Those that know me (Ms. Richardson, 6 blue science teacher especially) knows how true this is. In my study hall last year, a student asked for help on science homework and a well-meaning student announced… “Uh, you probably don’t want to ask Mrs. G about that unless it’s math related.”

He wasn’t being rude, he was actually being helpful.

I had one science teacher in high school, both my sophomore and senior year, who had a massive influence on my future. Not because she helped me develop an appreciation for science (Sorry, Mrs. Deichstetter), but because she taught me what it meant to really learn.

She insisted that every single student in her classroom develop an understanding of her course material. And when I say insisted, I mean that there literally wasn’t another option. She referred to ineffective science exams as regurgitation methods, and would refuse to allow us to fail. Her dedication to each of us, and her dry sense of humor, showed me what it really was to be a dedicated teacher. One who cared about learning.

Looking back, I can see that a lot of my current philosophy began in her classroom.

My Civics/Econ Teacher

One of my favorite classes in high school was civics/econ. My husband would spit out his drink if he heard that because of my complete lack of interest in his obsession with economics.

But in high school, this was one of the classes where I saw just how important it was to be authentic with your students. My teacher was funny, down to earth, and was just openly himself with us every day. I learned so much from him because he was a human being in our class. And he made jokes of his and our humanness, too.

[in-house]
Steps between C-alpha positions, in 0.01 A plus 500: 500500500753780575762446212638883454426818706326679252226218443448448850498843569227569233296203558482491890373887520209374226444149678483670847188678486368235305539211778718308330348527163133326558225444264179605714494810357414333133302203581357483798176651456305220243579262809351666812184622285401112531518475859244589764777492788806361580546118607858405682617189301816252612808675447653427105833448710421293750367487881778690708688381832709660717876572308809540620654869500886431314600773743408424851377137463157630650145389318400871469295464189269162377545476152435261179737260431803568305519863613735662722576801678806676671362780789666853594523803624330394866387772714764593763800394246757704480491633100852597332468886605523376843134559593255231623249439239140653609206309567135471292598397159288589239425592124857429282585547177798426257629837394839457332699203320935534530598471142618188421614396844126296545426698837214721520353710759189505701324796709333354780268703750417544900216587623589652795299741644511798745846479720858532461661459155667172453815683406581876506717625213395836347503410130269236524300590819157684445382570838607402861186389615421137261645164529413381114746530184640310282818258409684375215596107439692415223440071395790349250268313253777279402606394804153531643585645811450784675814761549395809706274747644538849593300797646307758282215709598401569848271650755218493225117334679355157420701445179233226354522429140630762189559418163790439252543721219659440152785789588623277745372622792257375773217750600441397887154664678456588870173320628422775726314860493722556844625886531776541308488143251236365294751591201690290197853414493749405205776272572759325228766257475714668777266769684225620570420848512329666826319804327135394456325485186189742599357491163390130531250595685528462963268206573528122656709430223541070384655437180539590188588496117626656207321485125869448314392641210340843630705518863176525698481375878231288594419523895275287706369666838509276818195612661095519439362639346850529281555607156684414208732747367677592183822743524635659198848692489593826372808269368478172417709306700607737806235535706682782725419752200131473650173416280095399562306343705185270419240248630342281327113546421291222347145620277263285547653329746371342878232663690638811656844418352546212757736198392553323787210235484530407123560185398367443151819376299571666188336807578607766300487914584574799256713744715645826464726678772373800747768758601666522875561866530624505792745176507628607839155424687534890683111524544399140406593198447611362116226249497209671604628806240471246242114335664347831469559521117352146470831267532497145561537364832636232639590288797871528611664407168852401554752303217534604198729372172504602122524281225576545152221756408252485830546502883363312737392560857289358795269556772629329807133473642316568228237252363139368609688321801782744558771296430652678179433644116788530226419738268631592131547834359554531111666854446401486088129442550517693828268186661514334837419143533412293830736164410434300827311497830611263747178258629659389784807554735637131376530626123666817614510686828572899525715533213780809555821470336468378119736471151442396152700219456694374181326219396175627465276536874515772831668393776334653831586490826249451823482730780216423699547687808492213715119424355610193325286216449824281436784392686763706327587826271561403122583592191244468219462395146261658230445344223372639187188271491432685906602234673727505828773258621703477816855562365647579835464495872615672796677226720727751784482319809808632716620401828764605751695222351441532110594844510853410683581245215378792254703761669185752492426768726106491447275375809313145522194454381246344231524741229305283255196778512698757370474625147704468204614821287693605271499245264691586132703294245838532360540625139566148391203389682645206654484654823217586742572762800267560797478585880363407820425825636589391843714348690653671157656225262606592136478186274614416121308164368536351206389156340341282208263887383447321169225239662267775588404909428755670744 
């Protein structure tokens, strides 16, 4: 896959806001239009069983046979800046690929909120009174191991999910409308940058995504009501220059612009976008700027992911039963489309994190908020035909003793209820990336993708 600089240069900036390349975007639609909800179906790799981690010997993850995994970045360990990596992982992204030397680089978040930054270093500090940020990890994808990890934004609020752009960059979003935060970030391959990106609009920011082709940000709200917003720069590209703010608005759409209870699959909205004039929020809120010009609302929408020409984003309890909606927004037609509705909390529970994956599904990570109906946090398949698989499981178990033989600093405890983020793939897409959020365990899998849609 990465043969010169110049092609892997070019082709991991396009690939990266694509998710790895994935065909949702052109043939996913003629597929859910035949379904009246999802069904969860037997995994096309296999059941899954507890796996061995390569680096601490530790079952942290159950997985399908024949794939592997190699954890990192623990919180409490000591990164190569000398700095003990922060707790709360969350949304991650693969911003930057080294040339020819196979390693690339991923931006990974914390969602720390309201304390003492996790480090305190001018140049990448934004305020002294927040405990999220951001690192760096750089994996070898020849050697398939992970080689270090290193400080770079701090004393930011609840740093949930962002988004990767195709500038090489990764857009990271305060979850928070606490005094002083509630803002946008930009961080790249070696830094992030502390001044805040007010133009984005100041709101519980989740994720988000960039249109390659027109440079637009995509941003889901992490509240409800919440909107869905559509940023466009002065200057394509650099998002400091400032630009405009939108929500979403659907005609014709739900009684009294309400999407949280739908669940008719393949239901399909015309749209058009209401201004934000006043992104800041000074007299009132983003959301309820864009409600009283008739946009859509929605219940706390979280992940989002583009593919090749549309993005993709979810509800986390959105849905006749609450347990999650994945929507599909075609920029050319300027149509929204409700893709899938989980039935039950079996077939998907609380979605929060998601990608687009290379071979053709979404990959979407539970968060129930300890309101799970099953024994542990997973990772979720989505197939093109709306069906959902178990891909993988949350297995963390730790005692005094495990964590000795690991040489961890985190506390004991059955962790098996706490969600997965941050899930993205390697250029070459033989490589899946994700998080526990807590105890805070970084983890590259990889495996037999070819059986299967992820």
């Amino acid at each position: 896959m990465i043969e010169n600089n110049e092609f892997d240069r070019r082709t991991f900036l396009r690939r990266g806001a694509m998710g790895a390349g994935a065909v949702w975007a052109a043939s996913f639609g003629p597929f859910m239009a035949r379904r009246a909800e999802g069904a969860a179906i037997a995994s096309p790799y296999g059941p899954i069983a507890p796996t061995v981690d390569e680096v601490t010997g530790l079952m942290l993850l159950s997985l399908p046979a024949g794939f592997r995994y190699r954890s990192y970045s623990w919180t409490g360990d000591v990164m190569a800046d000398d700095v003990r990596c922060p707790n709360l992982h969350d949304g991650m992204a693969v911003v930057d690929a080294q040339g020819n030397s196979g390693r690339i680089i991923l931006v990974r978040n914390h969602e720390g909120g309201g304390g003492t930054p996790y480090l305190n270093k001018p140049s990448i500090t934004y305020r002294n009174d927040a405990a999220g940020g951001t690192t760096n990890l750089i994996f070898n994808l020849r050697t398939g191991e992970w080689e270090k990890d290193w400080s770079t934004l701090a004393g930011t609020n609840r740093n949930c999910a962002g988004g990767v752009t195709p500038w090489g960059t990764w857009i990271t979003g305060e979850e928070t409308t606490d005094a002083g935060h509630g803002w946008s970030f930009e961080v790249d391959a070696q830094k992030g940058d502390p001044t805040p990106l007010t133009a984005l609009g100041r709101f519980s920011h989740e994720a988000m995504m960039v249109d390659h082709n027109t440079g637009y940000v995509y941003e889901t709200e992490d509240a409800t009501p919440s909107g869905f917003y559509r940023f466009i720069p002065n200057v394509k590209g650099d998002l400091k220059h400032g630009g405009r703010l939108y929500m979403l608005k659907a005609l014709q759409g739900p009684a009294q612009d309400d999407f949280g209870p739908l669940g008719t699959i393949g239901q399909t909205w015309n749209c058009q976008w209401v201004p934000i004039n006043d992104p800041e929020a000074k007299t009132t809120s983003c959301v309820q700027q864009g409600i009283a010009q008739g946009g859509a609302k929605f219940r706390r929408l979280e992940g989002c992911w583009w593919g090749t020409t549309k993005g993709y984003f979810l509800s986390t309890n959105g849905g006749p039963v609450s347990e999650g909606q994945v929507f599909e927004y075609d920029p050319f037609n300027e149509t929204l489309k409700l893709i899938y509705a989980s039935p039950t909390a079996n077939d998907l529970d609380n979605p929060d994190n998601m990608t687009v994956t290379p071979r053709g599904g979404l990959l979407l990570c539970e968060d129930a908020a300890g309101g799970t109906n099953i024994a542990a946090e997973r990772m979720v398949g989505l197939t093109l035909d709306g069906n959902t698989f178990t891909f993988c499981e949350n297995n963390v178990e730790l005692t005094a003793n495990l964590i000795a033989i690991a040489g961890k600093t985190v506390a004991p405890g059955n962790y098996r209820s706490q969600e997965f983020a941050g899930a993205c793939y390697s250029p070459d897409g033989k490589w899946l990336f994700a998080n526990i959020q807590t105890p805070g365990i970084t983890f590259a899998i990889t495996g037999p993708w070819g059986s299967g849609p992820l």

It was in his classroom that we were always laughing while we learned, and where I could let myself relax a little. Where we had a lot of choice in the projects we did, and we all were able to explore our separate interests within his content area.

He created an atmosphere of fun and reality, giving us room to be ourselves too. Even if we did say something hilariously stupid and it ended up on his podium.

My Theology Teacher

Being at a parochial school, religion class was a staple of my K-12 education. And for most of it, we studied the same Bible verses and religious teachings… over and over.

It wasn’t until my senior year that I met the teacher who would ultimately change the course of my future, but his reputation surely preceded him. Another teacher who had my father (and uncle) in class, who was infamous for his difficulty and strictness. And another teacher who far exceeded my expectations of torturous schooling.

Mr. Herrmann’s theology class was a lot less about the religious teachings of the past, and much more about how it applied to our presents and futures. His class was less religion and more life. We had the marriage project, learned to make traditional 3-step logical arguments, and my life-changer: the social justice project.

He saw something in his students, and his dedication to our school was unparalleled. He was tough, yes, but it wasn’t out of malice or authority. It was, as I see it, because he truly wished to see his students go out into their lives and succeed. No matter what they chose to do.

I graduated high school ten years ago, and I still remember with perfect clarity the impact my teachers had on me. Without them, I wouldn’t have become the teacher, or woman, that I am now. Without their care in one of the most trying seasons of my life, I may not have found success, happiness, or myself.